In the U.S., 2 million people suffer with emphysema, a long-term, progressive disease that causes irreversible lung damage. Emphysema and chronic bronchitis are the two most common conditions that make up chronic obstructive pulmonary disease (COPD). Around 150,000 Americans die from COPD each year. That’s about one death every four minutes.
To relieve its debilitating symptoms, emphysema treatment options have evolved from medications and surgery to new minimally invasive implants. Over two dozen American and European hospitals participating in a new study are treating severe emphysema patients with nonsurgical devices to help them breathe easier.
How Lung Damage Occurs
Smoking is the leading cause of emphysema. It’s most likely to develop with cigarette use, but cigar and pipe smokers also are susceptible. Your risk increases with the number of years and amount of tobacco you smoked. Long-term exposure to airborne irritants including second-hand tobacco and marijuana smoke, air pollution, coal and silica dust as well as manufacturing fumes also can cause emphysema.
A typical pair of human lungs contains about 700 million clustered air sacs (alveoli) that resemble bunches of grapes. Emphysema causes the inner walls of these spherical alveoli to weaken gradually. Your air sacs rupture eventually, creating one larger air space instead of many small ones. This reduces the surface area of your lungs and the amount of oxygen that reaches your bloodstream. The elastic fibers that open the small airways leading to your air sacs also face slow destruction.
Recognizing Emphysema’s Gradual Symptoms
According to the Mayo Clinic, you can have emphysema for years before symptoms begin. It impairs or destroys your lung tissue involved in the exchange of oxygen and carbon dioxide gases. When you exhale, your damaged alveoli don’t work properly.Trapped old air doesn’t leave room for fresh, oxygen-rich air to enter your lungs. It also causes your lungs to overinflate. Severe hyperinflation, or big lungs, impairs how your lungs, heart, chest wall and breathing muscles work.
Because of difficulty expelling air, you become progressively short of breath. Severe symptoms like breathlessness, cough and mucus production limit your ability to perform normal daily activities. Exercise is often too much of a strain. Eventually, you struggle to breathe — even when you’re resting.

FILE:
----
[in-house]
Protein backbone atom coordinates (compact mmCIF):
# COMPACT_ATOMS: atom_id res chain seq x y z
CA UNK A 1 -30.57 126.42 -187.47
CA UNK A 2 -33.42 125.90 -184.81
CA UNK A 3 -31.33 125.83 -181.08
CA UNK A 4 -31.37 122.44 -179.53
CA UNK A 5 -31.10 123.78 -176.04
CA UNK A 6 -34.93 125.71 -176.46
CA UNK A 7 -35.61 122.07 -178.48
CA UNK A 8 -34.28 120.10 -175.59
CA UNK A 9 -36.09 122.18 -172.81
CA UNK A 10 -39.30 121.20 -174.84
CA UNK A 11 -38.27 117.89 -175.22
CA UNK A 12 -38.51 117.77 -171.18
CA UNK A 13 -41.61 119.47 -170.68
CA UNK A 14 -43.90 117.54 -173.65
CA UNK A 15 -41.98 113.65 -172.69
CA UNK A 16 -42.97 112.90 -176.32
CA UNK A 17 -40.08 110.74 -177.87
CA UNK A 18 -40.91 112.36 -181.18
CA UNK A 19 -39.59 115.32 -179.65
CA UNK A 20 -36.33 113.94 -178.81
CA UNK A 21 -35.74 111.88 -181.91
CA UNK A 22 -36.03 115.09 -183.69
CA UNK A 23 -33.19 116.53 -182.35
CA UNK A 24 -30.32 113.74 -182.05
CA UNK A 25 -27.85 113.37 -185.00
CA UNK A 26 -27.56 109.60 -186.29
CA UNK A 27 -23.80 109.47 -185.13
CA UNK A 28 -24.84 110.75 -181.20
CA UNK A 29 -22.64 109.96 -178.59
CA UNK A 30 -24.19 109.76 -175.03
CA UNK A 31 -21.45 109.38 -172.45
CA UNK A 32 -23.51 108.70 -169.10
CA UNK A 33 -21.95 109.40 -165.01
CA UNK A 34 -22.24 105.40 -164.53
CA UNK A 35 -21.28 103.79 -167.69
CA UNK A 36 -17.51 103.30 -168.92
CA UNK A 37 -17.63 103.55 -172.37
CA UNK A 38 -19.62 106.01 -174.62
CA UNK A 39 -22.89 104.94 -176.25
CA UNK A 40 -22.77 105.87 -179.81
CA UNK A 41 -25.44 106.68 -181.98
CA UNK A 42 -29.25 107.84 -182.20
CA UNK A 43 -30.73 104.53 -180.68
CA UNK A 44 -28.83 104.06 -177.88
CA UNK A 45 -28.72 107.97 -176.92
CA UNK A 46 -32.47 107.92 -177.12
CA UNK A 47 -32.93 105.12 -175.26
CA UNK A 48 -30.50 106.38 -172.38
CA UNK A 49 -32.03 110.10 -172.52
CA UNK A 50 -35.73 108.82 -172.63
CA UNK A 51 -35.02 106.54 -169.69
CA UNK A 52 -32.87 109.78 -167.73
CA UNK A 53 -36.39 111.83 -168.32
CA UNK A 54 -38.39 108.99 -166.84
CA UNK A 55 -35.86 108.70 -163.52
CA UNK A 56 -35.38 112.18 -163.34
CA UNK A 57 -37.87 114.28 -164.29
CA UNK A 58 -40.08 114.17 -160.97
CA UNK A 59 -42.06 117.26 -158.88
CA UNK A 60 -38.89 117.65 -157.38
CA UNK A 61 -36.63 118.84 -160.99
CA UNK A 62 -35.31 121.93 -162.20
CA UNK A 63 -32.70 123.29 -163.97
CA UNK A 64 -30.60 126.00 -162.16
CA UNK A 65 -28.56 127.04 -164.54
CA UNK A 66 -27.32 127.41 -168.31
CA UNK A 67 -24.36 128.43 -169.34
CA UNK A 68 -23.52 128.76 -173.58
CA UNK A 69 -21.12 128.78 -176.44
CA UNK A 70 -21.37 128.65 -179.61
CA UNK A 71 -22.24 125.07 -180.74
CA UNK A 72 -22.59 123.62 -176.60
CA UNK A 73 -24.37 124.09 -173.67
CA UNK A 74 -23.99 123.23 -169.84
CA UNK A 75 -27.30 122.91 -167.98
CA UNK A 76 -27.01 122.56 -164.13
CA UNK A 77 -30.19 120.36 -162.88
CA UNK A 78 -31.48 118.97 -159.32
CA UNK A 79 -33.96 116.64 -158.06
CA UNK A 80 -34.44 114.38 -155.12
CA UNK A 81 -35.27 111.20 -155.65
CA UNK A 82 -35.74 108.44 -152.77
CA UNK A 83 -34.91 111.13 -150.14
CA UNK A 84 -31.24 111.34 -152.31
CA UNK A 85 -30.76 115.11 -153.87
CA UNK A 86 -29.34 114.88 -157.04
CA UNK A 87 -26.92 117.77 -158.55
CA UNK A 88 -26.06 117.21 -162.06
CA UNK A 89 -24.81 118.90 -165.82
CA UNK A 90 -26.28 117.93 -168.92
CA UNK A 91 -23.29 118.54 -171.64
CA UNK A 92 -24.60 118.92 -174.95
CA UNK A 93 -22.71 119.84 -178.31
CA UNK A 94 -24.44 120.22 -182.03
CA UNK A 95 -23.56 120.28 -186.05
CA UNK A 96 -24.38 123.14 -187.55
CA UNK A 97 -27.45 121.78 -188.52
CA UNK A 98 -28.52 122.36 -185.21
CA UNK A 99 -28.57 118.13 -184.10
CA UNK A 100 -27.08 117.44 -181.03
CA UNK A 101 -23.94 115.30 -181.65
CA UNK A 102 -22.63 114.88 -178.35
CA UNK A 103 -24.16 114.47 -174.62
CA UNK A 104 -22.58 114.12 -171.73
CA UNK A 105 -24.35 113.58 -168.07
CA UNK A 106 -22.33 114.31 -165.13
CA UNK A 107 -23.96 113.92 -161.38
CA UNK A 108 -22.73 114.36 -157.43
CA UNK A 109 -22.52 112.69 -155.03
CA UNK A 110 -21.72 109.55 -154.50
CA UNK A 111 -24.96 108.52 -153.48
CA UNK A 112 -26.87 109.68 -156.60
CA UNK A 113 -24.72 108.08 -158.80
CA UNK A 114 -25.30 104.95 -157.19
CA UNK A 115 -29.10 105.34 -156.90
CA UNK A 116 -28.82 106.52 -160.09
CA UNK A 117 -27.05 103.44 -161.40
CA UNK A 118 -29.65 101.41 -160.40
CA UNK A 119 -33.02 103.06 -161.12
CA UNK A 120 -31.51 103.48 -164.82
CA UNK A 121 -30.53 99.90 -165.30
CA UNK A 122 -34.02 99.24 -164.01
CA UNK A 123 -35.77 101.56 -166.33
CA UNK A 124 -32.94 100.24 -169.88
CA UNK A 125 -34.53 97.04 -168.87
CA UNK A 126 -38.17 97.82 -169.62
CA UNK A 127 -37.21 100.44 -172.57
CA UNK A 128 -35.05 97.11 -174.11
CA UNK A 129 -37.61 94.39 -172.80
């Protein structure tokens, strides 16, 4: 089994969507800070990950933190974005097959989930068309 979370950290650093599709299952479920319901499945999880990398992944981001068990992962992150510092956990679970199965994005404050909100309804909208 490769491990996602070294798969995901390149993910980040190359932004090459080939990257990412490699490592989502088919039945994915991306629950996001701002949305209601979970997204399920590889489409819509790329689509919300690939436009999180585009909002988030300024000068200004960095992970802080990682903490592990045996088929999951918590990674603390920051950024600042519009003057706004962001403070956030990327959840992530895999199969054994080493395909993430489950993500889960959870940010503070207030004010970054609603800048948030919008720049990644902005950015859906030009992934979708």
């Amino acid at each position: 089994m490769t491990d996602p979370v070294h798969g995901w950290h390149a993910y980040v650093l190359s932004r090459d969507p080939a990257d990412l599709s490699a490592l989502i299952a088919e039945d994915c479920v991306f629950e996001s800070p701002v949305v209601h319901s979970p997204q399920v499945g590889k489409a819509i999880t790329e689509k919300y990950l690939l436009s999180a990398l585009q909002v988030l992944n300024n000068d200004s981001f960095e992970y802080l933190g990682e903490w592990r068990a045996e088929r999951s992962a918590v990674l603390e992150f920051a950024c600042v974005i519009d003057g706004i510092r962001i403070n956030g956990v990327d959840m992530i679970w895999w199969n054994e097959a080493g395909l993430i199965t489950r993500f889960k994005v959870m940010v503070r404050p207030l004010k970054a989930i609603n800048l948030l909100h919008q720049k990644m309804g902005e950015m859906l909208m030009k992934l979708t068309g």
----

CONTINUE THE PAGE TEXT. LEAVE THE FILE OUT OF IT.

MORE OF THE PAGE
The first step for emphysema patients is to quit smoking. If you need help, your doctor can prescribe a smoking cessation drug like Chantix (Varenicline). Standard emphysema medications include Qvar (Beclomethasone), an oral aerosol inhaler. Its small corticosteroid particles relieve inflammation in your lungs and open airways that make breathing difficult. Therapies like pulmonary rehabilitation and supplemental oxygen also can help.
If your case is severe, your doctor may recommend lung volume reduction surgery. Cutting out 50 percent of both upper lobes can reduce hyperinflation. Making your lung and chest cavity smaller encourages your breathing muscles and chest wall to work better. The National Emphysema Treatment Trial of 1,218 advanced emphysema patients discovered that certain subjects with specific anatomy experienced survival improvements that could be durable for up to 17 years in follow-up. In carefully selected patients, this disease-modifying therapy improves outcomes and survival.
Introducing Lung Volume Reduction Coils
U.S. investigators are testing various new bronchoscopic techniques that make the lungs smaller without surgery. A current multi-center study is evaluating a new minimally invasive therapy that could improve breathlessness. It involves small, elastic, shape-memory coils made of a common medical implant metal.
Using a bronchoscope, doctors deliver 10 tiny RePneu Lung Volume Reduction Coils into each diseased lung. The coils are straight during insertion into targeted areas based on a CAT scan. After placement, they bounce back to their original shape. These devices compress the lung tissue to help restore elasticity. Re-tensioning healthier portions of each lung increases its recoil to expand and tighten the small airways, which facilitates emptying the lung.
This procedure helps each lung inflate and deflate more effectively, improving airway function and breathing — both at rest and during exercise. In just one hour, patients in early trials felt an average of 18 percent improvement in lung function. That’s an improvement in the ability to complete six-minute walk tests of about a quarter of a mile. Participants also reported decreased breathlessness and improved quality of life.
The ongoing study aims to recruit 315 patients in 30 European and American centers. Clinical trials began in Europe in 2009 and opened in the U.S. in 2013. Study patients receive two sets of coils four months apart. Each implant procedure takes less than an hour. The multi-center study is currently enrolling patients all over the country. Learn more if you want to participate.
While this coil procedure can improve your quality of life, it’s not a cure. Like all treatments, it can only slow the progression of emphysema. It can’t reverse the damage, but it can postpone your need for a possible lung transplant.
When to Seek Medical Attention
See your doctor if you’ve had unexplained shortness of breath for several months, especially if it’s getting worse or interfering with your daily activities. Don’t try to attribute it to your age, weight or being out of shape.
Immediate medical attention is necessary if you’re so short of breath that you can’t speak or climb stairs, exertion turns your lips or fingernails blue or gray or you lose your normal mental alertness. Diagnosis and treatment can reduce your symptoms and make life worth living again.